Content marketing is a means of marketing. “Content marketers draw and develop the larger story that our organization wants to tell, and focus on ways to engage an audience, using content so that it changes or enhances a behavior…” (contentmarketinginstitute.com). In other words, it means that content marketing is a marketing strategy that uses the content you’re creating to form a better relationship with the customer.

Content strategy, on the other hand “…refers to the overarching plan you have for every piece of content related to your business” (kontent.ai). This includes:

  1. Set Measurable and Achievable Goals
    1. Goals and objectives need to be clearly defined and each piece of content should be created for a specific purpose.
  2. Build Journeys
    1. What is the journey your audience is going to take with your content?
  3. Choose Content Types
    1. “Producing content is great, but what kind of content best conveys the message of your brand? You may want to consider things like infographics, YouTube videos, SlideShare presentations, Medium articles, and other content types to complement your standard blog posts” (kontent.ai).
  4. Define Distribution and Promotion Channels
    1. Where is the content being sent after you create it?
  5. Create an Editorial Calendar
    1. The calendar should outline when and where your content is being published.

Now onto content creation. Content creation doesn’t really have many similarities with content strategy and content marketing other than the fact that they all revolve around content and content creation being the final goal of content strategy and content marketing. It’s also similar to content strategy because both involve quite a lot of analysis on your part. You need to analyze your content in content strategy to see what needs to be fixed. Analyzing your content during content creation helps to form the best content possible. Content creation is the final frontier of the process, it’s the physical process of creating your content.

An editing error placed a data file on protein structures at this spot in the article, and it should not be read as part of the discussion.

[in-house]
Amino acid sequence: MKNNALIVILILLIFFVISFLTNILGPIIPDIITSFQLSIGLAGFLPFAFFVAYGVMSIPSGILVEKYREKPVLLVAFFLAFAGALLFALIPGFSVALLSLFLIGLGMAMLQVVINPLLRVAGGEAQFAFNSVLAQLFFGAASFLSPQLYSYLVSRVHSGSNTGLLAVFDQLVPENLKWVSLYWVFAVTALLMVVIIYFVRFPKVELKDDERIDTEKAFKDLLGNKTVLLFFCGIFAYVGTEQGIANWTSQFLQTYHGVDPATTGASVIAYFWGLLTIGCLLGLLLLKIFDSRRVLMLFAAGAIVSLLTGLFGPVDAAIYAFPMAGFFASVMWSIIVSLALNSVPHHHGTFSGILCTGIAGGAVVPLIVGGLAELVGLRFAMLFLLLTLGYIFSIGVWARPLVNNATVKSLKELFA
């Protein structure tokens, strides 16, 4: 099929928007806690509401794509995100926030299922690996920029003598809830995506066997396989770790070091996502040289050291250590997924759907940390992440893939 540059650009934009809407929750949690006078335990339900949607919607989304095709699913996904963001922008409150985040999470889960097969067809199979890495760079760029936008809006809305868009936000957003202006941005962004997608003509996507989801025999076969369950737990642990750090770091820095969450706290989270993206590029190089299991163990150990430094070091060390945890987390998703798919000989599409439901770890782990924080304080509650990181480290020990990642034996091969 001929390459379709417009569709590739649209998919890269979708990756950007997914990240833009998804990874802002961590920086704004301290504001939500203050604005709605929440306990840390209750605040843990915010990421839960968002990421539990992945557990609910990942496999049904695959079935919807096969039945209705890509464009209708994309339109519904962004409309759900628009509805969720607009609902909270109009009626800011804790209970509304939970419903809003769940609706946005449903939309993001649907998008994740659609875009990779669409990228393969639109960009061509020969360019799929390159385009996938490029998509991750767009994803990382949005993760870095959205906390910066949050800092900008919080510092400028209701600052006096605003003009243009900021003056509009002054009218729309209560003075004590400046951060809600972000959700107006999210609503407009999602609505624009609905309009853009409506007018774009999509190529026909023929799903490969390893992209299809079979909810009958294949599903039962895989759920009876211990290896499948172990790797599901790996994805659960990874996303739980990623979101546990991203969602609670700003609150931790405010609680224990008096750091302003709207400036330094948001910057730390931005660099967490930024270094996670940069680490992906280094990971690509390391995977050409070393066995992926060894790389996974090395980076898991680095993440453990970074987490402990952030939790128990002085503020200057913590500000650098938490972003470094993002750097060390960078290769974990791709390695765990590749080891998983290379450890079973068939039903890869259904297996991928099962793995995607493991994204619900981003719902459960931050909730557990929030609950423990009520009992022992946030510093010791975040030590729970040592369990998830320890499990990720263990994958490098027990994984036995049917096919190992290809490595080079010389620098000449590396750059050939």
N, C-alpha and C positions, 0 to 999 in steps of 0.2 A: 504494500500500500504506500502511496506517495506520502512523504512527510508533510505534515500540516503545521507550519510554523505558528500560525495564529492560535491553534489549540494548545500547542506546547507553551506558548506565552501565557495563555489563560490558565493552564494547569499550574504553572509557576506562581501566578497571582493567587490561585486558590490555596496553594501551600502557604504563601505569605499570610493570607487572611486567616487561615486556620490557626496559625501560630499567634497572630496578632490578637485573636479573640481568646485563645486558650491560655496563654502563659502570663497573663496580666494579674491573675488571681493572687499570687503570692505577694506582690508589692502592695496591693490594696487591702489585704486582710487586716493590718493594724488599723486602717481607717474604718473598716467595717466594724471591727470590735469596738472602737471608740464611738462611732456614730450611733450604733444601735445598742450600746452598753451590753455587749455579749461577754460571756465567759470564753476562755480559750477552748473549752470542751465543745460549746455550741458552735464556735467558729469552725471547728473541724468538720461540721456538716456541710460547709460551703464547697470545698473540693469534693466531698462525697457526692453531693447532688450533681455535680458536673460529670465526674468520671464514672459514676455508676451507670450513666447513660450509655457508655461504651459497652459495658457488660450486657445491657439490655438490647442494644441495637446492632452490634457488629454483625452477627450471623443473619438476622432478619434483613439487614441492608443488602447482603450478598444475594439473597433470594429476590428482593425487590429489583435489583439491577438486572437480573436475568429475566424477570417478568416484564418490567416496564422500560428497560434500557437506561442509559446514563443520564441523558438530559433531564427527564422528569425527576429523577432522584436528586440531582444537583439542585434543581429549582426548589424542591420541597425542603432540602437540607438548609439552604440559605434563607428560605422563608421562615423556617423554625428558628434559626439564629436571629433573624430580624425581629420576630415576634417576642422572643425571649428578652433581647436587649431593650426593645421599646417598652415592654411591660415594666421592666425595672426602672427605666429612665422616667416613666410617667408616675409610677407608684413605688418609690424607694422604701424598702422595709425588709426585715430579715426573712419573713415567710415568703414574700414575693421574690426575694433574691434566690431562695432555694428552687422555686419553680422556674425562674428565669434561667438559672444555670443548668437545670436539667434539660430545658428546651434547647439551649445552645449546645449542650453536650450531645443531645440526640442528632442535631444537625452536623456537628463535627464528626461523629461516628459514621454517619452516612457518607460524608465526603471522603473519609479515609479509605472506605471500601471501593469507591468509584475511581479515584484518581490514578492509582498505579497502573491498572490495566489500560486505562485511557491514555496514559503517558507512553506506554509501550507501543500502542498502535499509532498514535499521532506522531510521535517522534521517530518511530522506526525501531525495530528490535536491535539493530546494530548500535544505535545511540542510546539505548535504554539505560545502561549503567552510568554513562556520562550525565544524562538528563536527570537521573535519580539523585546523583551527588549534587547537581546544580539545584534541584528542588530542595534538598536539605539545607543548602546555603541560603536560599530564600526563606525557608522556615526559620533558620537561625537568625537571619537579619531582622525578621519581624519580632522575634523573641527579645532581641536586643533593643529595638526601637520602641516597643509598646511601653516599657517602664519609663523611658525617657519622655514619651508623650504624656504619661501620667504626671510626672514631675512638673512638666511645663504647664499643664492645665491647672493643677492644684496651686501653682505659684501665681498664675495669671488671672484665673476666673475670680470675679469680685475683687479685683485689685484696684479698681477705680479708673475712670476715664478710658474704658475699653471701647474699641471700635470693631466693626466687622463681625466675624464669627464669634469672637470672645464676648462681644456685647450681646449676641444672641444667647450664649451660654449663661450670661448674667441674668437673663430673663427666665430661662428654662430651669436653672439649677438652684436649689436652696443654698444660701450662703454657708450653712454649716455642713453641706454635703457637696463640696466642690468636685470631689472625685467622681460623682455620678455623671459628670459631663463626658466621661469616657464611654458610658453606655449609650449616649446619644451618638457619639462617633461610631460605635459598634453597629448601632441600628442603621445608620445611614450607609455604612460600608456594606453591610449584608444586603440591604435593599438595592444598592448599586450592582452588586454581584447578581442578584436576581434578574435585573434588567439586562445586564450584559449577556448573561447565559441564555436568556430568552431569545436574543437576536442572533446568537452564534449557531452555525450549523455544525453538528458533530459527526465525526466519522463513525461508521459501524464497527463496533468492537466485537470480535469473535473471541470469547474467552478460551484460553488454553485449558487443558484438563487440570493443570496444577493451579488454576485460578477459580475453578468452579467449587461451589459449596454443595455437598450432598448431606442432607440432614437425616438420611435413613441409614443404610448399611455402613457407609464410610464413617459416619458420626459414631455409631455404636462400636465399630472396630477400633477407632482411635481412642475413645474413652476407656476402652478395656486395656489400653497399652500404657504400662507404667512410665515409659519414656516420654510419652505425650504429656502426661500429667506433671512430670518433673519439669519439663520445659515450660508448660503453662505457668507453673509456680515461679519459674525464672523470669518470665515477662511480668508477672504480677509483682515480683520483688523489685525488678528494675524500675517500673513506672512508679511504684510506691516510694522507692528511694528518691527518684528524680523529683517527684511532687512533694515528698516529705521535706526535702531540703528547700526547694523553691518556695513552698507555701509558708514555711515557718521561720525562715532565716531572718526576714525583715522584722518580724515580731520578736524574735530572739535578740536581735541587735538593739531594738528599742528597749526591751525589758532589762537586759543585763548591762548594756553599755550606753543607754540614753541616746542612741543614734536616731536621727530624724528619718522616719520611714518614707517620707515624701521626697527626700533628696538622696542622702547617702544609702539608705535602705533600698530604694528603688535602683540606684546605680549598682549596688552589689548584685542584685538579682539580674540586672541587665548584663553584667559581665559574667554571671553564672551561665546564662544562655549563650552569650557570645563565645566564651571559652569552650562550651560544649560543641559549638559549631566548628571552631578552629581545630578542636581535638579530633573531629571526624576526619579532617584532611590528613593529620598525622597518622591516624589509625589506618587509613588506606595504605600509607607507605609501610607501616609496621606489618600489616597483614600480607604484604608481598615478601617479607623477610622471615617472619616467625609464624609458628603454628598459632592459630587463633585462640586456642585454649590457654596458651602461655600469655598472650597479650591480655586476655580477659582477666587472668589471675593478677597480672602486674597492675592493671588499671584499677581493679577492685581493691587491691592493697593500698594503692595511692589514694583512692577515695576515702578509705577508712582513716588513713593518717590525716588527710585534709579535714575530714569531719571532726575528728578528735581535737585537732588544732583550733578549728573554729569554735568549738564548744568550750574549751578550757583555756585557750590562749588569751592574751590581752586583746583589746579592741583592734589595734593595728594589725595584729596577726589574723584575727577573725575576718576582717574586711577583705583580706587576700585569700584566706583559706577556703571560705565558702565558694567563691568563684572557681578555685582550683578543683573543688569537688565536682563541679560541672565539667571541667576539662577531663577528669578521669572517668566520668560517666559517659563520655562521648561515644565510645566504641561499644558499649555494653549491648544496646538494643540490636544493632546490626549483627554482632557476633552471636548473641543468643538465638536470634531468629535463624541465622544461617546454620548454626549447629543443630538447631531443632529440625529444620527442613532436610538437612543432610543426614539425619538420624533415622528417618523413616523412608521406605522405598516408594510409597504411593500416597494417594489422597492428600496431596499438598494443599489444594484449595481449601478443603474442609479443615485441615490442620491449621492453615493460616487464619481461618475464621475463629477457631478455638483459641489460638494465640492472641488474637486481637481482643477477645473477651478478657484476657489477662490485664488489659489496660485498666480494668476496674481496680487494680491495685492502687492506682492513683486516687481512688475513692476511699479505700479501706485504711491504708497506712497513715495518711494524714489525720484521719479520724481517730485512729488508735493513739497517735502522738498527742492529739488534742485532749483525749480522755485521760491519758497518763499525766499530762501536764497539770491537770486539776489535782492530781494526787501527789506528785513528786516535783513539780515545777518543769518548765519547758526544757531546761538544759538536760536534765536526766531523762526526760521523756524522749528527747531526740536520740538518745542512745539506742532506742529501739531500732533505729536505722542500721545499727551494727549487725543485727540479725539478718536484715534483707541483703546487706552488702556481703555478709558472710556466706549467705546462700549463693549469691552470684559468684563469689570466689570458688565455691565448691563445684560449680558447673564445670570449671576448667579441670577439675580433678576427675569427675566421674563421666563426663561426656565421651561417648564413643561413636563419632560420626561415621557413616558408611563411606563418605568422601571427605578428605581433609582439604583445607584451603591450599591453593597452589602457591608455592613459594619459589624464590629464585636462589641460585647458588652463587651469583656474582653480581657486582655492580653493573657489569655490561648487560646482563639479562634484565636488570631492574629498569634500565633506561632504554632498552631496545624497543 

References

“Content Creation.” Wikipedia, Wikimedia Foundation, 29 Sept. 2019, https://en.wikipedia.org/wiki/Content_creation.“Content Marketing.” 

Wikipedia, Wikimedia Foundation, 1 Oct. 2019, https://en.wikipedia.org/wiki/Content_marketing.

Estes, Benjamin. “What Is Content Strategy?” Distilled, 1 Aug. 2019, https://www.distilled.net/resources/what-is-content-strategy/.

Fridrich, Ondrej. “Content Strategy vs Content Marketing: The Key Differences.” 

Kentico Kontent, 10 Aug. 2017, https://kontent.ai/blog/content-strategy-vs-content-marketing.“Getting Started.” Content Marketing Institute, https://contentmarketinginstitute.com/getting-started/.

Perricone, Christina. “The Ultimate Guide to Content Creation.” HubSpot Blog, 15 Oct. 2019, https://blog.hubspot.com/marketing/content-creation.

Rose, Robert. “How Content Strategy and Content Marketing Are Separate But Connected.” Content Marketing Institute, 2 Apr. 2015, https://contentmarketinginstitute.com/2013/10/content-strategy-content-marketing-separate-connected/.

“What Is Content Marketing?” Content Marketing Institute, https://contentmarketinginstitute.com/what-is-content-marketing/.